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Real Data Analysis

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A1: What were the results in terms of the mean?

The coffee Group mean was 22.5 and the Placebo Group was 36.4.

The mean difference is -13.875.

The mean difference suggest that there is a statistical significance between the coffee group and the placebo group. It presents that coffee users obviously have a faster neural processing time or processing time as it is alluded to in this hypothetical research question. If the limits forced by chance 95% of the time are at least 5 or less chance outside the boundaries set for this research question, then the results are most likely significant. The + / - 13 correlation displays significant statistical difference.

A2: What was the level of significance (p value)?

A: What is the probability that chance explained this mean difference?

It is questionable that chance would disclose a high mean difference between the two groups and results are likely not due to chance. So it discloses a p value of .02, displaying that 2 out of 100 trials will show a difference outside of the usual boundaries. We can presume this with the p value that shows the probability of chances.

B: What is the null hypothesis in this study?

In the population of coffee drinkers and the non-coffee drinker, was no difference in their reaction time, which was measured by an easy simple test.

C: Are the results "significant" or "not significant"?

The results were significant.

D: What is your decision regarding the null hypothesis: accept or reject? Why?

I would reject this hypothesis because of the liability of the p value of .02 implies a statistical significant showing the null hypothesis is false. Therefore the coffee drinkers apparently have a good chance in having a greater reaction time than the non-coffee drinkers.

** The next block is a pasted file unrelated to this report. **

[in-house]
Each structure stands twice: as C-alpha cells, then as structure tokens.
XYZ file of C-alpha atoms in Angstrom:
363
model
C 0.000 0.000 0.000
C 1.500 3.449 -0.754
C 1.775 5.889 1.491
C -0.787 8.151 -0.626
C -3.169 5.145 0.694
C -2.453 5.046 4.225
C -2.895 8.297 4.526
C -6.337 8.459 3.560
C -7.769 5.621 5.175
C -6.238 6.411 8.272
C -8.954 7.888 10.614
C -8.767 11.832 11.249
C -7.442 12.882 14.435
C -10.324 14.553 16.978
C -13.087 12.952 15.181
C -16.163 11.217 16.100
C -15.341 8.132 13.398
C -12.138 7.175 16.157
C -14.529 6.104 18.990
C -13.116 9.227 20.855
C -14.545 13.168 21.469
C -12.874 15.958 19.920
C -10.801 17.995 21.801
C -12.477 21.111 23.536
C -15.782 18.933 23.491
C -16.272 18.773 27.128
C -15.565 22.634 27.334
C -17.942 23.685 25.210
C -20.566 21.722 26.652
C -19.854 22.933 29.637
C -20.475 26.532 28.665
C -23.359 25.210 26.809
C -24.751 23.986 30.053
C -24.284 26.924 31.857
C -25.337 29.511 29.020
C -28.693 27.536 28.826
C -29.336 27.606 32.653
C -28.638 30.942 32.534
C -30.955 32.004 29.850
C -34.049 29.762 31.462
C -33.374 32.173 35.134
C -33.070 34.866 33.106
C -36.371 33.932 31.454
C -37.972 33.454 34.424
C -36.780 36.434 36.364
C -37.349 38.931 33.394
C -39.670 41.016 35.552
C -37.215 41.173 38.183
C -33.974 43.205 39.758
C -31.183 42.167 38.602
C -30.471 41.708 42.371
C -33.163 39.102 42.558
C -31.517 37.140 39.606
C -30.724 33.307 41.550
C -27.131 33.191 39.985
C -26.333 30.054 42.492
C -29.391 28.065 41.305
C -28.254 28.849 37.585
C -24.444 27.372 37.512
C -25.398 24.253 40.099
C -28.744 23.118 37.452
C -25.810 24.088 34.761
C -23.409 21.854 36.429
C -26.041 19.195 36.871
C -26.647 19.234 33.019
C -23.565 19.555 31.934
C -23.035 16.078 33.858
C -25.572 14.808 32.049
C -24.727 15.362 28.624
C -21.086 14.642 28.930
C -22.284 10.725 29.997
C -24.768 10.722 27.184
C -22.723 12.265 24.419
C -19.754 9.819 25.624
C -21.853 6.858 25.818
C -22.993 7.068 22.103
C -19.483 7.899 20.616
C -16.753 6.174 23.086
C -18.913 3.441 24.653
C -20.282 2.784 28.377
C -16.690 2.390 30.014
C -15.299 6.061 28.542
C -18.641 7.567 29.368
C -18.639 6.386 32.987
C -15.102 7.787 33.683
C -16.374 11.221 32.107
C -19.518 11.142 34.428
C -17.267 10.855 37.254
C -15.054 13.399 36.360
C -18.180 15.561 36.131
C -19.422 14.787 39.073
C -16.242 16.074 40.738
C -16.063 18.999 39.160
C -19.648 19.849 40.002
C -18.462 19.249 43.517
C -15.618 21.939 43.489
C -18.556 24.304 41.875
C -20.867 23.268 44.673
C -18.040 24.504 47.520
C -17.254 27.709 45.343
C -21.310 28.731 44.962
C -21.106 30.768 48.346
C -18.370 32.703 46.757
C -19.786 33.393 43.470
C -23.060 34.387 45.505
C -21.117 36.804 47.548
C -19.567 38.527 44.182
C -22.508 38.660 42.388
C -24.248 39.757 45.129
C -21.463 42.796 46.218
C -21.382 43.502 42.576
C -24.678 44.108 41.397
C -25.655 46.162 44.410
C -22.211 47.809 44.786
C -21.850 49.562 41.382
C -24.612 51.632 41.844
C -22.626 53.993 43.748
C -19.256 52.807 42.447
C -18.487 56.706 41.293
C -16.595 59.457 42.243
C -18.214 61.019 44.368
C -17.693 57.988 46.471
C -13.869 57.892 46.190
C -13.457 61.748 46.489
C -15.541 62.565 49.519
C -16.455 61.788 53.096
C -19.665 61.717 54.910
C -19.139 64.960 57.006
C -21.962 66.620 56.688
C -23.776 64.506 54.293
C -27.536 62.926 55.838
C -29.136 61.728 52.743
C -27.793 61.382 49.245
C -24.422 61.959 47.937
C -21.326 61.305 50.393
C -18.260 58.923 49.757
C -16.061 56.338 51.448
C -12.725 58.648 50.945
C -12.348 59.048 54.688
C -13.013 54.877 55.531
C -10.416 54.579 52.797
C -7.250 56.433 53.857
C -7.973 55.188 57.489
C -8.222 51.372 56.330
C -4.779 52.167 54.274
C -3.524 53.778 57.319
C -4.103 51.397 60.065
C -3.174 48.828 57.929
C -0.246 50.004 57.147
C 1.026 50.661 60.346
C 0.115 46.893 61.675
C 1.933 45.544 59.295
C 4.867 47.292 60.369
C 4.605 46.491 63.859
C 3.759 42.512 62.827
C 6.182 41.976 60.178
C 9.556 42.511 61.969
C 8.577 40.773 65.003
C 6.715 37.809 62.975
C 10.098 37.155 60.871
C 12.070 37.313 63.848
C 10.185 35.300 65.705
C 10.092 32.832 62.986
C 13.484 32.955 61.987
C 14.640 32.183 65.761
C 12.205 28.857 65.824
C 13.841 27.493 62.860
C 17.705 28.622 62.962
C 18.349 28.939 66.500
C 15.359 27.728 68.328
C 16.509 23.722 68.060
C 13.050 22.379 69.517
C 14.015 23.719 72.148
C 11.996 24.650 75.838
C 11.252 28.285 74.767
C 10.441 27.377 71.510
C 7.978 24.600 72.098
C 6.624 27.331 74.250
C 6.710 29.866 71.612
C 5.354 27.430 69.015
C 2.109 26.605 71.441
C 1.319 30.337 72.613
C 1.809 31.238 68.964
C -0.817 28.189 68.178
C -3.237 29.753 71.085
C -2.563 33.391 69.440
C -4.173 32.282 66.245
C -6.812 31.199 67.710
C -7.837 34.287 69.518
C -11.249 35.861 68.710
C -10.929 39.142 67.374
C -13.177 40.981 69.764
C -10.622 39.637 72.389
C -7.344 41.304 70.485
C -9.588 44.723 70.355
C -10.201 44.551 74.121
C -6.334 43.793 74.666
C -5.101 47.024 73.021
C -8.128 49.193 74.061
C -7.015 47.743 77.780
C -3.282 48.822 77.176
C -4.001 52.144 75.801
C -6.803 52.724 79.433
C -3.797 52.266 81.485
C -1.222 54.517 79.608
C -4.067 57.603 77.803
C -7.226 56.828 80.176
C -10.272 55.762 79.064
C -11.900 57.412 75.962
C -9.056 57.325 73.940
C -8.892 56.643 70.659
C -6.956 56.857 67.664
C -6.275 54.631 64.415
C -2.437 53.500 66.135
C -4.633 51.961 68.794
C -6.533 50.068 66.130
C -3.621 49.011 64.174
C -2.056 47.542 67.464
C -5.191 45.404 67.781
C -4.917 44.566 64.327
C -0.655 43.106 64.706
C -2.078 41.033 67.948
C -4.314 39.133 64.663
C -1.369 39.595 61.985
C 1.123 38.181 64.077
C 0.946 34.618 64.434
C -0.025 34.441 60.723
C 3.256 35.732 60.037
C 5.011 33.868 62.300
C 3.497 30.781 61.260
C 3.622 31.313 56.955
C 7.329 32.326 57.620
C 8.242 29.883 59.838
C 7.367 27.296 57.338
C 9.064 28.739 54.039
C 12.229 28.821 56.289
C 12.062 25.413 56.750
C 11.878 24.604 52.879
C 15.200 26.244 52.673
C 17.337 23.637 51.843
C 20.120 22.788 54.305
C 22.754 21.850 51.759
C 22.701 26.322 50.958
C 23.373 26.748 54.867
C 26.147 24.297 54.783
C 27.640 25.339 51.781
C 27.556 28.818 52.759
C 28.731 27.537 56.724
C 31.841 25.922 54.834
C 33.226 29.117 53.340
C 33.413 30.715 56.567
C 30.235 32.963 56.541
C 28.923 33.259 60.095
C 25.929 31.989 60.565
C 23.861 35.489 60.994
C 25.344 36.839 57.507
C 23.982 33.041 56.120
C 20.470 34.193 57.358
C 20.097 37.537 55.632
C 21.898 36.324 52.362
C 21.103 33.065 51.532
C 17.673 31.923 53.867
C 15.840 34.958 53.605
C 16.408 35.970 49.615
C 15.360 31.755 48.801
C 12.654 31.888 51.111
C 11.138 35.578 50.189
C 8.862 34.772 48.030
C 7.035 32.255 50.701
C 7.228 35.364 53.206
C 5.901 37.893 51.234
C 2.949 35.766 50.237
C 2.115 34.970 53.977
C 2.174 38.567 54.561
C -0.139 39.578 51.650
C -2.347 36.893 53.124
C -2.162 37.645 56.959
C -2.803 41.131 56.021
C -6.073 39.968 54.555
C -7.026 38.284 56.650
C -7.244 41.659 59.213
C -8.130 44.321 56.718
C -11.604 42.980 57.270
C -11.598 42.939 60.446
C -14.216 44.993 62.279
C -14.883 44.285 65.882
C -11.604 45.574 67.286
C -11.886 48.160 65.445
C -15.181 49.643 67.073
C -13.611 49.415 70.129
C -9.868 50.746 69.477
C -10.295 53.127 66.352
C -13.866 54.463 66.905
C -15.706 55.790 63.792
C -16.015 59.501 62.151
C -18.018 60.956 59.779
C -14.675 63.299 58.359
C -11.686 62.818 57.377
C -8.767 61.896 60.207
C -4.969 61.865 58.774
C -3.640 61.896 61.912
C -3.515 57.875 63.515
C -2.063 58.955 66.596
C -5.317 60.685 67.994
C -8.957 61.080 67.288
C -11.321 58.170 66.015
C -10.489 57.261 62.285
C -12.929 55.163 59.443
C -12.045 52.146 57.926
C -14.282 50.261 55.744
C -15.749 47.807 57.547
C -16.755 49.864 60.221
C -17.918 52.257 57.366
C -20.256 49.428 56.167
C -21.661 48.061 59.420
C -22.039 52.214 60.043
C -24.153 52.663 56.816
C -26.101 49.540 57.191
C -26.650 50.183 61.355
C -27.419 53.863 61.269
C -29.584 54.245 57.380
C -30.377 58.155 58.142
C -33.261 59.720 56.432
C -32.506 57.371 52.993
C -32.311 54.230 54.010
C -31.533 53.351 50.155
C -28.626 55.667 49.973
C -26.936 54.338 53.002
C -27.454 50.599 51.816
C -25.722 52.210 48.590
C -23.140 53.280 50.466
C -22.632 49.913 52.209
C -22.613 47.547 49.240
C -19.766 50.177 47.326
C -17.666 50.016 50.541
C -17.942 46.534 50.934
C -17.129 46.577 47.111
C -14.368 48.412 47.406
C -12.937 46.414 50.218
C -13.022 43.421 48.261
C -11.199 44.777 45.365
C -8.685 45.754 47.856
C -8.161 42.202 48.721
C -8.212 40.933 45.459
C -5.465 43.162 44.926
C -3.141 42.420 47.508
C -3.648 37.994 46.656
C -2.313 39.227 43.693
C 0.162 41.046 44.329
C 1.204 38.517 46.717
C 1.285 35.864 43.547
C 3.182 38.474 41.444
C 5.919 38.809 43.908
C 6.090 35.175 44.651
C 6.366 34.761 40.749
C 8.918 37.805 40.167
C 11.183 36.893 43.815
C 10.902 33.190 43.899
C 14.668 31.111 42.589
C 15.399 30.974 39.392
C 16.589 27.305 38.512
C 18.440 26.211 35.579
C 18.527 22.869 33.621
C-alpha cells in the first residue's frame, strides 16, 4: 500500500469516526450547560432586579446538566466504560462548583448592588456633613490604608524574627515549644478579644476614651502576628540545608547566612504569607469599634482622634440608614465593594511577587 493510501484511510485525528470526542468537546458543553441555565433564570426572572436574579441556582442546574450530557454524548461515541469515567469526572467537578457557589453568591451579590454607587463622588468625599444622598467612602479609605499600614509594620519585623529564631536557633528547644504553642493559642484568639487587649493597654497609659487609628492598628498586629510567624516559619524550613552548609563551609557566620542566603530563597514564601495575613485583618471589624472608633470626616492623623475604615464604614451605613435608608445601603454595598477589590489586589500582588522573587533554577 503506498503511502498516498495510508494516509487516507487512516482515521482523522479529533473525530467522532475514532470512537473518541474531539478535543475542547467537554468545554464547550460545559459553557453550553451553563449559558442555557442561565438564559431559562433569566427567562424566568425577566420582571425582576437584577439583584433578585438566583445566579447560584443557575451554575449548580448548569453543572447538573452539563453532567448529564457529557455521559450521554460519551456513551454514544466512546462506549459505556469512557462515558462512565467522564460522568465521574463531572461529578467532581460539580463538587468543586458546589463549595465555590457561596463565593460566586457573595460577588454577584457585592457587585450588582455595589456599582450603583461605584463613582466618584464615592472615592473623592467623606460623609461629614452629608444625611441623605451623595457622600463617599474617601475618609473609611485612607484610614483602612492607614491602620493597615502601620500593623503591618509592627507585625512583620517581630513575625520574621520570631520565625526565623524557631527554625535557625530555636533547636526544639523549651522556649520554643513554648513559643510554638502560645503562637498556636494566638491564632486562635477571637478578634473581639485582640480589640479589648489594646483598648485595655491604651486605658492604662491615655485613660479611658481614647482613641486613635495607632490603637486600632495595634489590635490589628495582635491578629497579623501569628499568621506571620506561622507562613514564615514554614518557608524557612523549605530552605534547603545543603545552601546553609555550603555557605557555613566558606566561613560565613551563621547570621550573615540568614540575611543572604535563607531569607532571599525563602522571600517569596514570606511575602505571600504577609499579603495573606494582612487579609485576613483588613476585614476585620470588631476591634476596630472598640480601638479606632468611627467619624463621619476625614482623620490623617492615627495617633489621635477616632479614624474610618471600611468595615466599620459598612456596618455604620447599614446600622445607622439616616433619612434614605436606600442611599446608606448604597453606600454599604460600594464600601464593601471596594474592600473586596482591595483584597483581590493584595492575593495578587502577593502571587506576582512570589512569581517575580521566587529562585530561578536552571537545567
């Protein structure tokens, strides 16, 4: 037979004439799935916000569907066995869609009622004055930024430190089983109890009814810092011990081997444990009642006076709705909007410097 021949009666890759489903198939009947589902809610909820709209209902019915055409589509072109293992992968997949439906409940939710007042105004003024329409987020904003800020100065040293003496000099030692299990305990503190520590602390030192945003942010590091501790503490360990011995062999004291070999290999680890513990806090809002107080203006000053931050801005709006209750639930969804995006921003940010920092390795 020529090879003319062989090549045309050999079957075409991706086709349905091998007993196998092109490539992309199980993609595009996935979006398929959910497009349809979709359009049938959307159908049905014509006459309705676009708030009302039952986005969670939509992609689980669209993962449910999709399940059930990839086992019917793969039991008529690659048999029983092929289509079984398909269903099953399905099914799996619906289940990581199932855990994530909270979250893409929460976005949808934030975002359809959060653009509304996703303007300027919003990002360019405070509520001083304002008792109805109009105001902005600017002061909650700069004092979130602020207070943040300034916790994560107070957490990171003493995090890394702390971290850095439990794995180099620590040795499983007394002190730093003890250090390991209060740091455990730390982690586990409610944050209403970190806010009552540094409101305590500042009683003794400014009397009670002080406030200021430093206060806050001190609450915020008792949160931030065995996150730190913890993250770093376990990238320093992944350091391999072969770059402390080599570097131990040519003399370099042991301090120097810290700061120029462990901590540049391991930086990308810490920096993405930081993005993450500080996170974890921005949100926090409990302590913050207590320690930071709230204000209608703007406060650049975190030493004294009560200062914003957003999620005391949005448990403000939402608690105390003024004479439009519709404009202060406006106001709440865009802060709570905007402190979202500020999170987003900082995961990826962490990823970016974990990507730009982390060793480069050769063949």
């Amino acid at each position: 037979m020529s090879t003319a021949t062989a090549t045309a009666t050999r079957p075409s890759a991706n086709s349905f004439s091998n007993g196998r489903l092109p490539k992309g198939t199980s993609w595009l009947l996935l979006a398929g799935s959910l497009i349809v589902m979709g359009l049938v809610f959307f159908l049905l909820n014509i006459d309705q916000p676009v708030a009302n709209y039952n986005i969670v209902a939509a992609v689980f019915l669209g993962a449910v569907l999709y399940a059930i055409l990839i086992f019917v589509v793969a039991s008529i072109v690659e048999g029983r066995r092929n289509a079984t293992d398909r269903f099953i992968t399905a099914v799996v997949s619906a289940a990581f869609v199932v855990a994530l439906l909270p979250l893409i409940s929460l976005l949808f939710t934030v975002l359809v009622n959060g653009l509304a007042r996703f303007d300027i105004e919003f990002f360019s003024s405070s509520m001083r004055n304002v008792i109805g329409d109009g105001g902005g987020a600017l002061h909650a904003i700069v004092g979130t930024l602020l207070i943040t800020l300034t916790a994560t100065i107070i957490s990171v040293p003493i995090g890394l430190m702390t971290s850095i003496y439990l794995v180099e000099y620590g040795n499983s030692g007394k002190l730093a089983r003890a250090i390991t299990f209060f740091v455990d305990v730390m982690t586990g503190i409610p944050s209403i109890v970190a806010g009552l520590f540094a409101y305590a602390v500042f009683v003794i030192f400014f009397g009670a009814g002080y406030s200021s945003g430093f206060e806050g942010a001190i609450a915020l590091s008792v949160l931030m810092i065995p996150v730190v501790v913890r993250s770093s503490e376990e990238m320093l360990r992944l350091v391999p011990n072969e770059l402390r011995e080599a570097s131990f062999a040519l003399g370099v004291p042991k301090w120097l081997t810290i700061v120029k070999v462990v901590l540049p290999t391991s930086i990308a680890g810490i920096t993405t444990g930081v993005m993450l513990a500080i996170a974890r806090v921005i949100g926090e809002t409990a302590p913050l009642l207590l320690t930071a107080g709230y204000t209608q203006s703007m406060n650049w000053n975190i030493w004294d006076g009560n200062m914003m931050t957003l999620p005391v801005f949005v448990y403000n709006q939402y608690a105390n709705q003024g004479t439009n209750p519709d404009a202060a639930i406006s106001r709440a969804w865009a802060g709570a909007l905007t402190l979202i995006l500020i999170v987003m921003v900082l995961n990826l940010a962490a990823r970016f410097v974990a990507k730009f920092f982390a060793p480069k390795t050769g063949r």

Educational Research Analysis: Testing vs. Teaching: Perceived Impact of Assessment Demands on Middle Grades Instructional Practices

Cook, Christopher M., Faulkner, Shawn A. Testing versus Teaching: The Perceived Impact of Assessment Demands on Middle Grades Instructional Practices. Research in Middle Level Education Online, 29 (7) 1-13, 2006.

Part B: Research Analysis and Critique


"The primary purpose of the study was to provide a "snapshot" of the status of middle grades education in the region." (Cook 2006) The secondary purpose of the study was to explore middle grade teachers' perceptions of how high- stakes testing and state accountability standards influence instructional strategies utilized in the classroom. (Cook 2006)

One significant study showed that young adolescents are best engaged through meaningful, hands on activity and experience greater academic success when included in the decision making process. (Cook 2006) One compelling idea informs that middle school should incorporate the following tenets: provide a challenges curriculum, use various teaching styles and creating test that promote quality learning. This research is problem based since it focuses on high stakes testing and the expectations of the No Child Left Behind (NCLB). The problem lays in trying to find the various teaching styles and teaching high stakes tests in the classroom to improve the student's scores.